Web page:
I sat on the couch just around the corner as Rose opened the door for the food delivery man and strained to hear what I thought might be coming. She’s the 80-something year old friend of my grandparents, and I’d gone to visit her with my baby. I have always been impressed with this sparkly Italian woman, but that day she impressed me even more.
“Yes ma’am, I do.”
Wow, respectful kid. I like him.
“Because it’s not just about believing, you know. It’s a relationship.”
For several minutes a conversation ensued with this man who seemed slightly curious about what she meant. I bit back a smile and listened, knowing I’d never have the courage to talk this frankly to anyone. I mean, not everyone appreciates such directness. Often people are offended by it, especially coming from a stranger. In my immature faith, I shy away from stating things so plainly and openly, afraid of what people will think.
With a sweet chuckle, Rose hugged her new friend and shut the door. “Well, he certainly got a few words from me!”
Yes, he did. A few wonderful words.
“You know, Joanna, I never used to speak my mind. I didn’t have the courage to tell people about what was important to me. But now I’m 87 years old, and I haven’t got much time left on earth. So I don’t care what people think of me anymore!”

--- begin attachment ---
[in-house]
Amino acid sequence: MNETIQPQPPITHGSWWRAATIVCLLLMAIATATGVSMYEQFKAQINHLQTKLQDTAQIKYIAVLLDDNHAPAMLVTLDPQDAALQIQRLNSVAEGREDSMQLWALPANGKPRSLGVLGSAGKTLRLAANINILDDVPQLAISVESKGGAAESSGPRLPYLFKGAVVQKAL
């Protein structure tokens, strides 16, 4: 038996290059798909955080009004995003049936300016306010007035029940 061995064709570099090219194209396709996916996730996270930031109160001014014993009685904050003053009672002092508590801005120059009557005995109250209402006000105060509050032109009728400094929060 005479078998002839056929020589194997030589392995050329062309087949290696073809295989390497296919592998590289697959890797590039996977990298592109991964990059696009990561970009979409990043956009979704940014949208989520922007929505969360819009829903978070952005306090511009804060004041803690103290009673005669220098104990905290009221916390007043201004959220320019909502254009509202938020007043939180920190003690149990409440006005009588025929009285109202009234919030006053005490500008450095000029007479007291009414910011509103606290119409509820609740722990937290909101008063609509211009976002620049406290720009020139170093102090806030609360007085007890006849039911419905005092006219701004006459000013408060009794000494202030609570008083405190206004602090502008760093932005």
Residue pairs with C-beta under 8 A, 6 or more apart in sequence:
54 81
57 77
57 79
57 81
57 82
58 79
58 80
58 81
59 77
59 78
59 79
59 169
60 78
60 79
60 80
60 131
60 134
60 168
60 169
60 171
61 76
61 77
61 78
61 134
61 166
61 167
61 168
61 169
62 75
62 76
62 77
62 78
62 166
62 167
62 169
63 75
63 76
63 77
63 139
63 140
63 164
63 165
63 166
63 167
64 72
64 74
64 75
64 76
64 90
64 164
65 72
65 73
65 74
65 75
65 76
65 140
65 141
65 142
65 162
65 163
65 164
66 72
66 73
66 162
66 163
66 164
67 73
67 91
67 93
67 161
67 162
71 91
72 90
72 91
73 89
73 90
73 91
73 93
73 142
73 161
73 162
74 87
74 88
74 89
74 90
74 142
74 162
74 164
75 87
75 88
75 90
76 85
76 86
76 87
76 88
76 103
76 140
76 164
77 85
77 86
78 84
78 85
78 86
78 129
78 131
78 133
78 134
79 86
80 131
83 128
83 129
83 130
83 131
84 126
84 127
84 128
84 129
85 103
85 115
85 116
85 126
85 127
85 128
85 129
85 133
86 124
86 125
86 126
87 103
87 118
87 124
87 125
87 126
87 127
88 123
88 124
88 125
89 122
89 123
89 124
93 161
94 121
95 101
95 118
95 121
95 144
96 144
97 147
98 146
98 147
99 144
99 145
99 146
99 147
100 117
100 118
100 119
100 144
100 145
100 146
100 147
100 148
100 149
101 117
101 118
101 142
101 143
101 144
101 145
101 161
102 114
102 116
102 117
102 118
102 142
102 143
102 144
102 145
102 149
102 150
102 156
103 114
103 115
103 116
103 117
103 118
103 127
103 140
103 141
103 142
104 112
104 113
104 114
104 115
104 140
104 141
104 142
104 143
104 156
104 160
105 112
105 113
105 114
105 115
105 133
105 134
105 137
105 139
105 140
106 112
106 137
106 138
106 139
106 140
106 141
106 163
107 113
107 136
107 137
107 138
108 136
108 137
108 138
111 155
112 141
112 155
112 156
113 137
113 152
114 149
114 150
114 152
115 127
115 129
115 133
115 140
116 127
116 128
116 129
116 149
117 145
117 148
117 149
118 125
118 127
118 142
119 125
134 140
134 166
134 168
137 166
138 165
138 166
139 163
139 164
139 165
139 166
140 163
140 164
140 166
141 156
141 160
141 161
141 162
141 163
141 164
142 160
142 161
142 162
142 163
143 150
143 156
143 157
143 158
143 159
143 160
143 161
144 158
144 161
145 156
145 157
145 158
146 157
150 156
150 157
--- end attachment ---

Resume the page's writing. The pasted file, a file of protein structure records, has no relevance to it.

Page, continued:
The person who led her to Christ, however, never cared what a single person thought of him. This is the part I love—the love story. In the 1940s, when Andy picked up Rose for their first date (before she was a Christian), he had the audacity to take her to a Youth for Christ rally! He then demonstrated Christ to her for over 65 years of marriage. In his career as an optometrist, Andy held the same standards. His eye chart consisted of Scripture and his conversation with patients was full of the Lord. While it would be hard to get away with such practices now, I doubt that would have stopped Andy. Then, when his life was near its end, he sat in a nursing home, barely able to speak, and prayed aloud for the workers who served him. Many even came to his room to ask for prayer. I watched it happen—it was obvious they cherished the guy.
Rose’s words resonated in my heart for weeks after our visit. “I haven’t got much time left on earth, so I don’t care what people think of me anymore.” But you know what? Most of us could say the same. We spend—what, 80 or so years on this earth, and it all passes in a blink before we are faced with eternity. Is that little snippet of time actually that long? Is it long enough that we must tiptoe around to protect our image, shy away from sharing with other people the greatest thing in our lives? We are cheating ourselves—and them.
Yes, it’s intimidating to share a message that seems backwards to this climb-the-ladder, me-first, I-have-rights world, but what’s the real risk? Scripture says our lives here are like dust in the wind. A vapor. And in that short time we can make certain that NO ONE dislikes us (come on—is that really possible anyway?) or we can get the gift of salvation into as many hands and hearts as possible.
And for the brief time you’re a part of this earth, please please—stop valuing what people think of you. Instead, value those people enough to share Christ with them.